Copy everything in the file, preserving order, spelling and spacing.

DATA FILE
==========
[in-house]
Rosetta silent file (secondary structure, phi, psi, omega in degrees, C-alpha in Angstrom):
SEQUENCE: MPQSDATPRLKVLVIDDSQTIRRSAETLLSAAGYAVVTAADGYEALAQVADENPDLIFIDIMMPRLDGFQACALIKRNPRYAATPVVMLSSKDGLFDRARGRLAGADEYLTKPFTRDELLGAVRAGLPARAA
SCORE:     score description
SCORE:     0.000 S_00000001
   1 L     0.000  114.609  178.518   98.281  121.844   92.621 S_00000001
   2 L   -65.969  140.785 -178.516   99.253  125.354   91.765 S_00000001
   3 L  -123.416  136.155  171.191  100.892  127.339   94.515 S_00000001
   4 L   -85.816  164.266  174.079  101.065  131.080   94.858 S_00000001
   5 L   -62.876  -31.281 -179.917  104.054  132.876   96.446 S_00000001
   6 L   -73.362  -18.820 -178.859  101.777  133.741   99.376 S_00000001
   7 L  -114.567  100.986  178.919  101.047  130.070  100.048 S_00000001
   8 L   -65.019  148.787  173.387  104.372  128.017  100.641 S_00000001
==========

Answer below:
[in-house]
Rosetta silent file (secondary structure, phi, psi, omega in degrees, C-alpha in Angstrom):
SEQUENCE: MPQSDATPRLKVLVIDDSQTIRRSAETLLSAAGYAVVTAADGYEALAQVADENPDLIFIDIMMPRLDGFQACALIKRNPRYAATPVVMLSSKDGLFDRARGRLAGADEYLTKPFTRDELLGAVRAGLPARAA
SCORE:     score description
SCORE:     0.000 S_00000001
   1 L     0.000  114.609  178.518   98.281  121.844   92.621 S_00000001
   2 L   -65.969  140.785 -178.516   99.253  125.354   91.765 S_00000001
   3 L  -123.416  136.155  171.191  100.892  127.339   94.515 S_00000001
   4 L   -85.816  164.266  174.079  101.065  131.080   94.858 S_00000001
   5 L   -62.876  -31.281 -179.917  104.054  132.876   96.446 S_00000001
   6 L   -73.362  -18.820 -178.859  101.777  133.741   99.376 S_00000001
   7 L  -114.567  100.986  178.919  101.047  130.070  100.048 S_00000001
   8 L   -65.019  148.787  173.387  104.372  128.017  100.641 S_00000001